As the father of three daughters, (all of whom are were well beyond the age where this vaccine would have been administered at the time it first became available), I WOULD have had them immunized, had that been an option. But that would have been my choice as a parent.

      September 15, 2011 at 12:18 am | Report abuse |
    • josey

      They avoid using mercury in vaccines as much as they can now. Even at its maximum before they were changed vaccinese had less mercury than your tuna sandwich. Even if the false studies that linked vaccines to harmful side effects were true the chances of having the side effect are still less than the odds of death from not having the vaccines.

      September 15, 2011 at 12:30 am | Report abuse |
    • tommy d

      Okay Chris, show me a study—one—that shows a causative link between vaccinations and autism. I can point you to DECADES of research that has never been able to link the two. Either believe the scientific method or go live in a cave and do some voodoo. All we have is hypothesis, test, evaluate....

      September 15, 2011 at 12:38 am | Report abuse |
  4. Will

    I think what it comes down to for parents is they view it as a bruise to their egos. They don't like being told what to do, even if it is in the best interest of the health of their child. I mean let's be real, hypothetically, if a vaccine was developed tomorrow that proved to stop all women from having a child born with down syndrome as long as they were inoculated prior to getting pregnant, I am sure a large portion would object to it despite its benefit. If you can prevent your daughter from dying from cervical cancer why in God's name wouldn't you? Ego, pure and simple. Further evidence of the lack of intellect and failure to do your own research, instead you do what the right/left wing nuts tell you to do.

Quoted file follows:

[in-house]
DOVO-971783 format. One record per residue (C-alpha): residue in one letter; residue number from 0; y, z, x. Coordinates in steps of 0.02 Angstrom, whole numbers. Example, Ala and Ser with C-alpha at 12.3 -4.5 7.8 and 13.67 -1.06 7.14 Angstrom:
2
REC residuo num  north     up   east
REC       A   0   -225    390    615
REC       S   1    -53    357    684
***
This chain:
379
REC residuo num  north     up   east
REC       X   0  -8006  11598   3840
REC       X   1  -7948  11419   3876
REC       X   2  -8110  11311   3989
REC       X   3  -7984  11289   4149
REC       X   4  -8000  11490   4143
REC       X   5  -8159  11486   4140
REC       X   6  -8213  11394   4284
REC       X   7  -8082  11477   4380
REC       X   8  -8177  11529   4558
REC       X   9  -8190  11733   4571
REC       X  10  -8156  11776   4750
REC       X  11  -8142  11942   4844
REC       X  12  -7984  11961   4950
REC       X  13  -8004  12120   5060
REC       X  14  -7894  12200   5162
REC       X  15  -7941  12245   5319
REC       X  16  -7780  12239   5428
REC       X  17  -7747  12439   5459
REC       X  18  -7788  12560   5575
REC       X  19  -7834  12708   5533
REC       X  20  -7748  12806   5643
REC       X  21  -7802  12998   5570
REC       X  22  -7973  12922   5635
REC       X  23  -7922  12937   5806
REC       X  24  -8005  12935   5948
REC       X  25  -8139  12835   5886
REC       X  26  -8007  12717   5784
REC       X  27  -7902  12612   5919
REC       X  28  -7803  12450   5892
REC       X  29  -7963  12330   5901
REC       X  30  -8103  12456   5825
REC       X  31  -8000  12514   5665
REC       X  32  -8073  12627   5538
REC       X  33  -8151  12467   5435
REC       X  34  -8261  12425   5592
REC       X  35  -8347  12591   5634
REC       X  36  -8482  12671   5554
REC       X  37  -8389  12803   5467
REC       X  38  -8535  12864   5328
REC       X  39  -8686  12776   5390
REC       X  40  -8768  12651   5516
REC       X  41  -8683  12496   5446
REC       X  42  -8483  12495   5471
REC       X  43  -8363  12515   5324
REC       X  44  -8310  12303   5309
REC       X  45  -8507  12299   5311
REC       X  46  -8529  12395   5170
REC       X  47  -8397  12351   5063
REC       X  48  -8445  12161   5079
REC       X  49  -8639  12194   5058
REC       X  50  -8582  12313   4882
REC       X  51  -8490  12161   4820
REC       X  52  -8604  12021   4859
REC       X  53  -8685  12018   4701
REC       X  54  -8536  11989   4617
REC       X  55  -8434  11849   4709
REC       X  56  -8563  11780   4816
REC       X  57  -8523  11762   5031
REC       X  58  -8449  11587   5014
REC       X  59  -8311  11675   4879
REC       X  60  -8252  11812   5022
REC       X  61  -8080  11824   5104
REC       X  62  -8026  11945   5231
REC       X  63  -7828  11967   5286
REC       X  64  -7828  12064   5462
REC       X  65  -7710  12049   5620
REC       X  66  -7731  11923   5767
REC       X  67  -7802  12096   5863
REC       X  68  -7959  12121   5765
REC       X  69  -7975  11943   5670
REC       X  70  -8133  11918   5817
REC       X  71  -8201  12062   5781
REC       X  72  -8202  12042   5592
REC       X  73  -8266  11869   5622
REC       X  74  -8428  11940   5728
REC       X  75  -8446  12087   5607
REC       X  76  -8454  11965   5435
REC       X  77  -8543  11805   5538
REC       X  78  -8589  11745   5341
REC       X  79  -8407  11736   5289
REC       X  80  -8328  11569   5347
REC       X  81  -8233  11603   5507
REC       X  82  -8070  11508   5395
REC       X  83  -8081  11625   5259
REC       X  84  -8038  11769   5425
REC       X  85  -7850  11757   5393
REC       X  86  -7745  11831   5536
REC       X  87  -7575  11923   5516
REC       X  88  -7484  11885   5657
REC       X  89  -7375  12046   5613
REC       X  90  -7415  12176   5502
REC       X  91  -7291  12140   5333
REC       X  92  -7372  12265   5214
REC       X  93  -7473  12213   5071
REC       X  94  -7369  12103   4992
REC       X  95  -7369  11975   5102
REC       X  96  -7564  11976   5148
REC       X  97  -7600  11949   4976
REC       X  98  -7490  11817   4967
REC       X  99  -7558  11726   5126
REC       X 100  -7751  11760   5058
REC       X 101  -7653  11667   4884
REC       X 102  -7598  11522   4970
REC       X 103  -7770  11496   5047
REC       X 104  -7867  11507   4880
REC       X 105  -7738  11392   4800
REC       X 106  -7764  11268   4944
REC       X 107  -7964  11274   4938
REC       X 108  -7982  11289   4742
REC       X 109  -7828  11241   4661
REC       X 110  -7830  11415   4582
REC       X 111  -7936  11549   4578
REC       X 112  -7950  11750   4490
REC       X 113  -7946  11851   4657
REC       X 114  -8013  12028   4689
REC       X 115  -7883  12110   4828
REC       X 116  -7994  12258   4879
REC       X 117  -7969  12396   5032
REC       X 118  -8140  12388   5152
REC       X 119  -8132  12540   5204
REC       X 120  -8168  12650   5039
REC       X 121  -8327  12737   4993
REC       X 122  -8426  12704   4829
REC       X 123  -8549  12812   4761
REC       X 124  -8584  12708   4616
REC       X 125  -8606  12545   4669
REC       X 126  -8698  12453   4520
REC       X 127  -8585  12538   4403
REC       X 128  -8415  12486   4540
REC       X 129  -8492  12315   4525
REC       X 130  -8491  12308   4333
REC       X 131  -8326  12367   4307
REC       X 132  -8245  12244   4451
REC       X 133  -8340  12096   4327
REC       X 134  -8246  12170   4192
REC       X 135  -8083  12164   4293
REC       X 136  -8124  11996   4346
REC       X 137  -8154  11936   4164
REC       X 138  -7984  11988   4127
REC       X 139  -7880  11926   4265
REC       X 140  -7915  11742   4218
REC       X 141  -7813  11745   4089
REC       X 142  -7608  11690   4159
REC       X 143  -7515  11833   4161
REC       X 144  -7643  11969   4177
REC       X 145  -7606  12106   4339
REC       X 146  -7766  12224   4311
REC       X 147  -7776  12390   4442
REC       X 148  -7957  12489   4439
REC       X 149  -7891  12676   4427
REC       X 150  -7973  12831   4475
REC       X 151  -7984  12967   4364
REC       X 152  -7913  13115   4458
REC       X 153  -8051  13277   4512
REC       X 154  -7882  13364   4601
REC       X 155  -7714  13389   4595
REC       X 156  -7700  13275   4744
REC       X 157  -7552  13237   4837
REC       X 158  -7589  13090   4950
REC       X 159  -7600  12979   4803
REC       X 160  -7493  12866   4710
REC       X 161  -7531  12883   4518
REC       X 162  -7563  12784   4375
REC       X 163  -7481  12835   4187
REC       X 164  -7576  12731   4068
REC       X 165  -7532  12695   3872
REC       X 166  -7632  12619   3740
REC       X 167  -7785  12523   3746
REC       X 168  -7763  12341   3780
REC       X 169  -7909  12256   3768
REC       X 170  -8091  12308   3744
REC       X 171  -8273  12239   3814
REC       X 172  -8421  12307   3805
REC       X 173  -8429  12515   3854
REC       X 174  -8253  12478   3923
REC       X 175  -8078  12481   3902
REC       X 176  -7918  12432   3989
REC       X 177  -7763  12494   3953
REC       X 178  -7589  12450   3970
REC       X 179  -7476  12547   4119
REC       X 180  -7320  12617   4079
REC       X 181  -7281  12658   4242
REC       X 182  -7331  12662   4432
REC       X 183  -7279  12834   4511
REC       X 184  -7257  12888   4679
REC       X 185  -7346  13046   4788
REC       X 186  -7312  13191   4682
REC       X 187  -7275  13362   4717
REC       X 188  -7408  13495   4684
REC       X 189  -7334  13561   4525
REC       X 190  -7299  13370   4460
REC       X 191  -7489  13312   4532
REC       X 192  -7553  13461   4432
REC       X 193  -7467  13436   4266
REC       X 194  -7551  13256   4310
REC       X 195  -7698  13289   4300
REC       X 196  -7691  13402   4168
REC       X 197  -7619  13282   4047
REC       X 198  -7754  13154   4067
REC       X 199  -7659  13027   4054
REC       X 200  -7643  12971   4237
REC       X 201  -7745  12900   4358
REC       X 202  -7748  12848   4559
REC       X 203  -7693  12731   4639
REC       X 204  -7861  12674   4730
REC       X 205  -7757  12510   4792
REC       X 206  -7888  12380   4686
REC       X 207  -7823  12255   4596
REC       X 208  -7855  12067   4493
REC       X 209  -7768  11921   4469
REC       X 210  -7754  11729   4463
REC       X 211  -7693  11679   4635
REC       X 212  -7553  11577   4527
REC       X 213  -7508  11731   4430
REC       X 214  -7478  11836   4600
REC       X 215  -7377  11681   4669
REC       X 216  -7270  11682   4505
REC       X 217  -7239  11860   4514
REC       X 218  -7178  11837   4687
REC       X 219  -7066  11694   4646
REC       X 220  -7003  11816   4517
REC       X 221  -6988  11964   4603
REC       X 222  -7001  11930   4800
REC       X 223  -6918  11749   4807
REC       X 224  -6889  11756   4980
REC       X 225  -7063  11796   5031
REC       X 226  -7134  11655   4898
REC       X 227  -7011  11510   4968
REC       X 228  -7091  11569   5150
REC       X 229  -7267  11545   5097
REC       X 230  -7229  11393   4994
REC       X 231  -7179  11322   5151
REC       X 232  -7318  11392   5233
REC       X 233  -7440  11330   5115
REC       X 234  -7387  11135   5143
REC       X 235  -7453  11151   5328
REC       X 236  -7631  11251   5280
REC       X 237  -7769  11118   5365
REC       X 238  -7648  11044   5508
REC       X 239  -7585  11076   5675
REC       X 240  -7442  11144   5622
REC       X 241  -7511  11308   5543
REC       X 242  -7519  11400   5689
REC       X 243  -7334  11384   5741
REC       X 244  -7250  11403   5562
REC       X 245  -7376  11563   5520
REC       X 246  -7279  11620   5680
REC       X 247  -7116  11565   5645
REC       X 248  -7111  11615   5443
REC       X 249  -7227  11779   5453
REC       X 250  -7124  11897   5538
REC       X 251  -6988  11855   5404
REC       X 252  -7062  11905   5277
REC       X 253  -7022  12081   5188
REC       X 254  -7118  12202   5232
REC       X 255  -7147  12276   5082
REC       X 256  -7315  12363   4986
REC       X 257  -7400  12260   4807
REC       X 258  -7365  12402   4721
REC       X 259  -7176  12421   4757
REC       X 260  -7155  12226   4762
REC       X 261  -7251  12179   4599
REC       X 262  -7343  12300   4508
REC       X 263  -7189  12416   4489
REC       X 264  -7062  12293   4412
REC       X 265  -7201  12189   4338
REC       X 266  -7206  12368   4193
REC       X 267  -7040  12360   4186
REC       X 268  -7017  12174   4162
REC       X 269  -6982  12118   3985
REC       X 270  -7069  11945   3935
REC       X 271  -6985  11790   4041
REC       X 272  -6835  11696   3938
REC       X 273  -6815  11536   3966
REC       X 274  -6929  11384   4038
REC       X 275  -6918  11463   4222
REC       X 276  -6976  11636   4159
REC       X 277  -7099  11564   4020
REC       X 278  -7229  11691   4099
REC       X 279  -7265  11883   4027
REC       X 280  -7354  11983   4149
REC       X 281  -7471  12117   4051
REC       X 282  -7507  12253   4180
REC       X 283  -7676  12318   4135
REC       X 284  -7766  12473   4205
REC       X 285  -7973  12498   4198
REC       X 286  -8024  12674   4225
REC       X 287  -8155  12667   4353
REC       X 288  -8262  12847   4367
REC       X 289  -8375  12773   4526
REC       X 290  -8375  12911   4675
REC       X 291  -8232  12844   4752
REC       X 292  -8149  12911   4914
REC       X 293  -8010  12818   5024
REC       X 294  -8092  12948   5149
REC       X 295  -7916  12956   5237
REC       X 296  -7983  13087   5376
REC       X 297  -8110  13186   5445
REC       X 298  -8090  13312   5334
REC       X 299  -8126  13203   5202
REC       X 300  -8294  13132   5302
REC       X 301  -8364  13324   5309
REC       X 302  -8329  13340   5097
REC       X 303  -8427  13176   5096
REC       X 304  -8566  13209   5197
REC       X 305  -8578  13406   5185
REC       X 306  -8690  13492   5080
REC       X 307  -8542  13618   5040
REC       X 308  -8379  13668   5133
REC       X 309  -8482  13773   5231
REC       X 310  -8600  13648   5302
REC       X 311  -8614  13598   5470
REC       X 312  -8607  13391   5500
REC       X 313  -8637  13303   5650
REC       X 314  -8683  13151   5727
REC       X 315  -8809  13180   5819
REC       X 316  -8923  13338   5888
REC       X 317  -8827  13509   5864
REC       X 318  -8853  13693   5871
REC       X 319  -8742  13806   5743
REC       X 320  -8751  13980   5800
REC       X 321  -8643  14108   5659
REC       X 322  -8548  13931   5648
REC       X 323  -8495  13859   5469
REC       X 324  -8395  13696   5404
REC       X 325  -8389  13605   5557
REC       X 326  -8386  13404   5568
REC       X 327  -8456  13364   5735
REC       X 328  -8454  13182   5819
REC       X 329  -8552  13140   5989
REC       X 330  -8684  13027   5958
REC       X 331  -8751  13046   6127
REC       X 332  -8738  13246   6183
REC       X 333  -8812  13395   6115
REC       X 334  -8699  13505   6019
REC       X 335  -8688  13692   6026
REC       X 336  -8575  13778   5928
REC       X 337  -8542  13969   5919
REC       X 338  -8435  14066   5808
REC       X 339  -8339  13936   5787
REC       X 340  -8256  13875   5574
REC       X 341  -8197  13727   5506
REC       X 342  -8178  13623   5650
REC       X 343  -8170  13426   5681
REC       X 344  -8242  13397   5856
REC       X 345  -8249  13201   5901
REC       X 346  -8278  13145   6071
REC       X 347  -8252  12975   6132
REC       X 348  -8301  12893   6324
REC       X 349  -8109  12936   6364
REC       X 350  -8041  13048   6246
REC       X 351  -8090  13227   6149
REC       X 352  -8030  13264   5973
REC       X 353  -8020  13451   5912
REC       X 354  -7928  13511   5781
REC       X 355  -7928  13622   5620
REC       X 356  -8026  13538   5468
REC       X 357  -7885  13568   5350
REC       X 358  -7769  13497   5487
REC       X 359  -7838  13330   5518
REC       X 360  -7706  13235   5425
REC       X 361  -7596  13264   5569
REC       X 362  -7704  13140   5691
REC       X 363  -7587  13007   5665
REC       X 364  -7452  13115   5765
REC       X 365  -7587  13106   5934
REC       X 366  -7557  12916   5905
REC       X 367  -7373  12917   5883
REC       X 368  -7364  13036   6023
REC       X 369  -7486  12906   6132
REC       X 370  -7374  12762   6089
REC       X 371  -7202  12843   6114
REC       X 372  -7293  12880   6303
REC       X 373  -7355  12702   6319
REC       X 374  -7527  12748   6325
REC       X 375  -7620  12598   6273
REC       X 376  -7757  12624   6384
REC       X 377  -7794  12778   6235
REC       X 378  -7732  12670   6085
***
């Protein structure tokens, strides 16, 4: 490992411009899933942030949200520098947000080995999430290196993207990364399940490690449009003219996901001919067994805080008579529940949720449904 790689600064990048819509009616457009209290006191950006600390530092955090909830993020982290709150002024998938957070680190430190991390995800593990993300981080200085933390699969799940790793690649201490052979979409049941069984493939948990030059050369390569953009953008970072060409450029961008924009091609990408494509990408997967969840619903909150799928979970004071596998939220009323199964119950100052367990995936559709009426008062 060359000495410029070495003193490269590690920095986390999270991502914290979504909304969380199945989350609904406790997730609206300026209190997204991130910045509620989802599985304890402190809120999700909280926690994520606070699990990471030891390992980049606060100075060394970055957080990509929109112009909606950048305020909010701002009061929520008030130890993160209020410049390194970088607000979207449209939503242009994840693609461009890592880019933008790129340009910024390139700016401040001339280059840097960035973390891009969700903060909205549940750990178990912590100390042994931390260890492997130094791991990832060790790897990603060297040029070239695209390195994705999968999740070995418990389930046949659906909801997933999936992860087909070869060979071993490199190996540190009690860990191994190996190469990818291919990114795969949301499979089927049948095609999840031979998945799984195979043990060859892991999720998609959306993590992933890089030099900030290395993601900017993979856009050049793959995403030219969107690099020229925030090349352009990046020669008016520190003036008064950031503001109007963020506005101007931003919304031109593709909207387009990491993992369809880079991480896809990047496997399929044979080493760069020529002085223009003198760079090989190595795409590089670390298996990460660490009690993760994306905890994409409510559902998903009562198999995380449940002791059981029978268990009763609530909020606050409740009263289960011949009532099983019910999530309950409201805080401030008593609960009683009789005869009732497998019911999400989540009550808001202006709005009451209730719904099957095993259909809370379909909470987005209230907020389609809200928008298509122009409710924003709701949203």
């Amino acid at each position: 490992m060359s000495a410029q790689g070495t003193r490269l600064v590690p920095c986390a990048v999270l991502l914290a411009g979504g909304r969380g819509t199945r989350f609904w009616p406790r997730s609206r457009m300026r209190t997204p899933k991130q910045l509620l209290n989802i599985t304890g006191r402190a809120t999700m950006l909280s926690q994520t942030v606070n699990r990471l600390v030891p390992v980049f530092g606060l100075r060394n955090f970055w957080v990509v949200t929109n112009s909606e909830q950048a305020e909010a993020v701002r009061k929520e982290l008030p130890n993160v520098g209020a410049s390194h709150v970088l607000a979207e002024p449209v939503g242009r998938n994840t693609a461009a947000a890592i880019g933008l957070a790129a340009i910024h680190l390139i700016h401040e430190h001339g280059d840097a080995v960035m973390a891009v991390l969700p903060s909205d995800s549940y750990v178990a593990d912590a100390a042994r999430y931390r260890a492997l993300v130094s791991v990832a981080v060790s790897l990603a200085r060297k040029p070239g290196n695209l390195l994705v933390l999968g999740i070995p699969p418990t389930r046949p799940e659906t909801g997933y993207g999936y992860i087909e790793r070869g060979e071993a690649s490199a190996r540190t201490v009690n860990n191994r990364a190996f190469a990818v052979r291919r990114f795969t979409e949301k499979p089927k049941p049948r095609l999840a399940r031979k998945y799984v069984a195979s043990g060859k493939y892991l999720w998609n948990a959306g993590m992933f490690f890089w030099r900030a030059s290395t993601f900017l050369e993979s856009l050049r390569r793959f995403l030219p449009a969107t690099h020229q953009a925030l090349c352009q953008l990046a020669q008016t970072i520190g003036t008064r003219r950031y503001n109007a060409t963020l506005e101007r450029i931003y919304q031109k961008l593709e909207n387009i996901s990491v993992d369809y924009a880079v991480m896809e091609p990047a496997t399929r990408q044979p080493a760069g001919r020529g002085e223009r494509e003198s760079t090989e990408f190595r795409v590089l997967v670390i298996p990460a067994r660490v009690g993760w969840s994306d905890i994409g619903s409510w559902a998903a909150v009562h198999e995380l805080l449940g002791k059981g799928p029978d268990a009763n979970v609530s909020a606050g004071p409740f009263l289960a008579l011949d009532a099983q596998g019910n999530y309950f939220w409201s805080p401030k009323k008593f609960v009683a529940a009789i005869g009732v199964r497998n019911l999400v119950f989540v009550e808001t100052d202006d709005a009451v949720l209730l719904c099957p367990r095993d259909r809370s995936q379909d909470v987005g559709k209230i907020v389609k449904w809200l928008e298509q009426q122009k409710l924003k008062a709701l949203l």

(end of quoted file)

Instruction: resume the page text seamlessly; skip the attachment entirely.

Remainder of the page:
September 14, 2011 at 11:13 pm | Report abuse |
    • mike

      The Amish do not vaccinate for anything and have an almost non existant rate of many diseases, including autisim.

      Tha fact is, some vaccines have potential side effects that are more dangerous than the diseases they prevent. Those side effects are rare, yes, but why take any chance of dying when the disease itself gives you very small and mhamrless conditions.

      Why in God's name would you want to put those chemicals in your body to rpevent something like chicken pox? Oh Lord, I need it to rpevent the ithc8ing, please.

      As a world, our immune systems have declined dramatically because of our reliance on shots and penicillin/amoxicillin.

      Saying parents wont get the shot for their kids due to bruised egos is assininie. how about it's a knock on parental rights.
      Yep, I want my daughter to die necause I have a big ego. Moron. By the way, she got the shot.

      Do my own research? You mena the research conducted by the left wing doctors or right wing doctors?

      September 15, 2011 at 12:04 am | Report abuse |